DYING SUN-LIKE STARS LEAVE WHIRLPOOLS IN THEIR WAKE
19th April 2007
A movie showing a slice through the computer simulation parallel to the direction of motion of the star (Credit C.Wareing, University of Manchester). Click image to play movie.
Astronomers based at Jodrell Bank Observatory have found evidence that giant whirlpools form in the wake of stars as they move through clouds in interstellar space. The discovery will be presented by Dr Chris Wareing at the Royal Astronomical Society's National Astronomy Meeting in Preston on 17th April.
Dr Wareing and his colleagues used the COBRA supercomputer to simulate in three-dimensions the movement of a dying star through surrounding interstellar gas. At the end of their life, Sun-sized stars lose their grip on their outer layers and as much as half of their mass drifts off into space. The computer simulation modelled the collision between material given off by the star and the interstellar gas. It showed that a shockwave forms ahead of the dying star and giant eddies and whirlpools develop in the tail of material behind the star, similar to those seen in the wake of boats on open water. The group have now backed up these predictions with observations of the planetary nebula Sharpless 2-188 taken as part of the IPHAS (Isaac Newton Telescope Photometric H alpha Survey of the Northern Galactic Plane).
The central star of Sharpless 2-188 is 850 light years away and it is travelling at 125 kilometres per second across the sky. Observations show a strong brightening in the direction in which the star is moving and faint material stretching away in the opposite direction. Dr Wareing believes that the bright structures in the arc observed ahead of Sharpless 2-188 are the bowshock instabilities revealed in his simulations, which will form whirlpools as they spiral past the star downstream to the tail.
A combined image showing the bright regions and faint regions behind the bright arc. (Credit: N. Wright, University College London)
"These vortices can improve the mixing of the stellar material back into interstellar space, benefiting the next cycle of star formation. The turbulent whirlpools have an inherent spin, or angular momentum, which is an essential ingredient for the formation of the next generation of stars." said Dr Wareing who developed the computer model during his PhD and is now using it to understand the fate of our Sun.
Dying stars eject both gas and dust into space. The dust will coalesce into planets around later generations of stars. The gas contains carbon, necessary for life and produced inside stars. How the carbon, other gas and dust are ejected from the dying star is not well understood. The whirlpools in space can play an important role in mixing these essential ingredients into the interstellar gas from which further stars and planets will form.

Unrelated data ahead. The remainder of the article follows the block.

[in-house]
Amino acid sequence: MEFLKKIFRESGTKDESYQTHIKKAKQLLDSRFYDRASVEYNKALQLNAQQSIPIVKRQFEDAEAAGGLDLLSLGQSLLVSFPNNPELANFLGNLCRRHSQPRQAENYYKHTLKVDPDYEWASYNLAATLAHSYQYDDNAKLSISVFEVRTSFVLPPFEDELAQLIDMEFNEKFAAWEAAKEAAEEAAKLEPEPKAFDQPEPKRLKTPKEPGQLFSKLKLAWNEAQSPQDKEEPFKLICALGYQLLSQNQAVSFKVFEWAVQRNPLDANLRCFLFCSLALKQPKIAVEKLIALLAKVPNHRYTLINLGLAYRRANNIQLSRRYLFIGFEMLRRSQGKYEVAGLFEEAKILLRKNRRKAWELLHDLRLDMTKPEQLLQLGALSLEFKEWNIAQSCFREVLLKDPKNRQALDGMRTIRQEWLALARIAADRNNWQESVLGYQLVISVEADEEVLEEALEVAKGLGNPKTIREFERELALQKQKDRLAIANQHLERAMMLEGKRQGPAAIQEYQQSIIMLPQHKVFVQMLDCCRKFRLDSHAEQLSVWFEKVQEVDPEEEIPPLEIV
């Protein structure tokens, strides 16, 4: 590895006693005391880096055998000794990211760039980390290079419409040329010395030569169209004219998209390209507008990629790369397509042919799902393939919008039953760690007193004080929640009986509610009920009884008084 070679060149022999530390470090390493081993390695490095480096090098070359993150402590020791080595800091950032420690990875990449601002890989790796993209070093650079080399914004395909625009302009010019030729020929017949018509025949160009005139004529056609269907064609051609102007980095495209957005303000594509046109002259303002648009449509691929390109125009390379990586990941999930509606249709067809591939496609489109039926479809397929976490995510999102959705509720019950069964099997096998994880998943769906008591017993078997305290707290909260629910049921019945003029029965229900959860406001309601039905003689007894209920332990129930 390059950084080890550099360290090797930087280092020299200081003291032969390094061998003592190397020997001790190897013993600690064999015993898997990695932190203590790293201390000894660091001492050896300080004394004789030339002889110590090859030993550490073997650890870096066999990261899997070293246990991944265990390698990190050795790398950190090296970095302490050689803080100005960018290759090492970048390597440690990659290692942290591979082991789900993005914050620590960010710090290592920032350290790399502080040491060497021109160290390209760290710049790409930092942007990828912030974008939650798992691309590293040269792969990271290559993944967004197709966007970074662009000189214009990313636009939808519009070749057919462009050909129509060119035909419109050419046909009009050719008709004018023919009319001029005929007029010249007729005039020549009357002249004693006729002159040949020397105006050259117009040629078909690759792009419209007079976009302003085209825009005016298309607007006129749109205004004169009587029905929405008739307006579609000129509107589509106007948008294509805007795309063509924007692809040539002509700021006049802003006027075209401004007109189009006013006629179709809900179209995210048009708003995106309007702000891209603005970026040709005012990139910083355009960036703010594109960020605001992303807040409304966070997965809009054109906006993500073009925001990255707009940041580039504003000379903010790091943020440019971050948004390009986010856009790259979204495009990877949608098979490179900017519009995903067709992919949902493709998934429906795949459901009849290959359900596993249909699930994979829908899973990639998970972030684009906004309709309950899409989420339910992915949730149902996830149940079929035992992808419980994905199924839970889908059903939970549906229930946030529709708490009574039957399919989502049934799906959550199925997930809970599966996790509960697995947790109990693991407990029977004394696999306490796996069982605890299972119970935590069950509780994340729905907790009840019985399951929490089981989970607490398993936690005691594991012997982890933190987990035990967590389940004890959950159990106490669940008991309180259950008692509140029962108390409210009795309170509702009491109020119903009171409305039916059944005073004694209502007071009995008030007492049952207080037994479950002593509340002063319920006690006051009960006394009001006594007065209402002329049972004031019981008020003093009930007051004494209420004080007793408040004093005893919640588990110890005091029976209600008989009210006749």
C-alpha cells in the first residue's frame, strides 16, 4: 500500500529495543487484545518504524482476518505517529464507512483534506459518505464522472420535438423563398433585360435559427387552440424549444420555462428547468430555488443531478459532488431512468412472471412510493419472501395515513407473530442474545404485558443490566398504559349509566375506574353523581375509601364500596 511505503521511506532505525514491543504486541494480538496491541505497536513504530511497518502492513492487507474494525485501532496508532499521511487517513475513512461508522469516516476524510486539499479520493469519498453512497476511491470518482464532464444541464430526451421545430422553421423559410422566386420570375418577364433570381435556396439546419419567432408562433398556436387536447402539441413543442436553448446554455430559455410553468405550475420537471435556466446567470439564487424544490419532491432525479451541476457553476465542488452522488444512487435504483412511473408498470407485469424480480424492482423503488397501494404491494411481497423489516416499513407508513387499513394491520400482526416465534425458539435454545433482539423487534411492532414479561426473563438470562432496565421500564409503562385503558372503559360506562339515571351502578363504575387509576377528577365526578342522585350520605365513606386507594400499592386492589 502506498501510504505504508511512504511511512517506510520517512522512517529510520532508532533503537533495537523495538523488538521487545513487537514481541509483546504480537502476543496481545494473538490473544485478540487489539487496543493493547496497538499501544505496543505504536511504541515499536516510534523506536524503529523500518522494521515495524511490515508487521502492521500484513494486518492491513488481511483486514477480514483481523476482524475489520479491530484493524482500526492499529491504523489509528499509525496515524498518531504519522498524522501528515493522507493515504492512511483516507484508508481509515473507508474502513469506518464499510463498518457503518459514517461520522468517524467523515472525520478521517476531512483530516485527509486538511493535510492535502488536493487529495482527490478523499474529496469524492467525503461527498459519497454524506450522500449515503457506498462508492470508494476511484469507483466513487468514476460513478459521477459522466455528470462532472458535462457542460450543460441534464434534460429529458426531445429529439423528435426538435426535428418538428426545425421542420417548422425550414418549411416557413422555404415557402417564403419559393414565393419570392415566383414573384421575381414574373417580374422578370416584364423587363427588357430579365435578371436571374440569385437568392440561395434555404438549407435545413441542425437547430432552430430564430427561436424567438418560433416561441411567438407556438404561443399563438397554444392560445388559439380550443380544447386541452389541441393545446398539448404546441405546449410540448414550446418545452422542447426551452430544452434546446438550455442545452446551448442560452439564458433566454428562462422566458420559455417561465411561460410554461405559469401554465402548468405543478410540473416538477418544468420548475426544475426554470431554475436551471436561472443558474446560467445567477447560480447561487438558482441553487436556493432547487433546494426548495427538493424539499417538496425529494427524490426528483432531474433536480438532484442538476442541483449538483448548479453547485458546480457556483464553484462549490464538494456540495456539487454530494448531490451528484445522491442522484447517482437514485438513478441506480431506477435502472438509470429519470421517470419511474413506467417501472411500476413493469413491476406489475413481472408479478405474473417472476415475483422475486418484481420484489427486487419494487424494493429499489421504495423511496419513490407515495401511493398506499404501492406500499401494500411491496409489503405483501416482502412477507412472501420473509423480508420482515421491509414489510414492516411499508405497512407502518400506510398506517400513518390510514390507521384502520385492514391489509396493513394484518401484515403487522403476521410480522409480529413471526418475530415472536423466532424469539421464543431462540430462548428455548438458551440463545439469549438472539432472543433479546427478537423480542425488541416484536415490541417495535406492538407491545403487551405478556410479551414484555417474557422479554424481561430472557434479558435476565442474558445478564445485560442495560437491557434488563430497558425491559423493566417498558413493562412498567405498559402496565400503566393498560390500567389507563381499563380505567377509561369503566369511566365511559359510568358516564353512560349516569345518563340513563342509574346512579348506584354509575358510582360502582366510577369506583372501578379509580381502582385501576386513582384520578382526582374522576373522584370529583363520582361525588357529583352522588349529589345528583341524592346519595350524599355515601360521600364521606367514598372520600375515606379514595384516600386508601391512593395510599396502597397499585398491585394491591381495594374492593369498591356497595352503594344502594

IPHAS is a major survey of the Northern Galactic Plane being carried out with the 2.5-metre Isaac Newton Telescope (INT) in La Palma. The IPHAS survey began taking data with the INT Wide Field Camera in 2003 with the goal of imaging the entire northern galactic plane in the latitude range -5? < b < +5 degrees. Imaging of this 1800 sq. degree area should be completed by the end of 2007. http://www.iphas.org/
NOTES FOR EDITORS
Royal Astronomical Society's National Astronomy Meeting
The RAS National Astronomy Meeting is the UK's premier meeting for the astronomy, solar system and space science communities. The RAS-NAM 2007 is hosted by the University of Central Lancashire and is joined by the UK Solar Physics and Spring MIST meetings. It is sponsored by the Royal Astronomical Society, the UK Science and Technology Facilities Council and the University of Central Lancashire.
Jodrell Bank Observatory
The Jodrell Bank Observatory is part of the School of Physics and Astronomy at The University of Manchester. The Observatory is home to the Lovell Radio Telescope and the MERLIN/VLBI National Facility which is operated by the University on behalf of Science and Technology Facilities Council. 2007 is the 50th Anniversary of the Lovell Space Telescope.
This work was carried out by Dr Chris Wareing and collaborators as part of his STFC-funded Ph.D. project at Jodrell Bank under the supervision of Dr Tim O'Brien and as part of current post-doctoral research position at the University of Manchester.
Dr Chris Wareing is also the North West of England's Regional Co-ordinator for the Royal Institution's Science for Schools programme.
Dr Chris Wareing
School of Physics and Astronomy
The University of Manchester
P.O. Box 88
Tel: +44 (0) 7880 806 416
IPHAS: Principal Investigator and primary contact
Professor Janet Drew
Imperial College London
Tel: 0044 (0) 207 594 7553
Fax: 0044 (0) 207 594 7541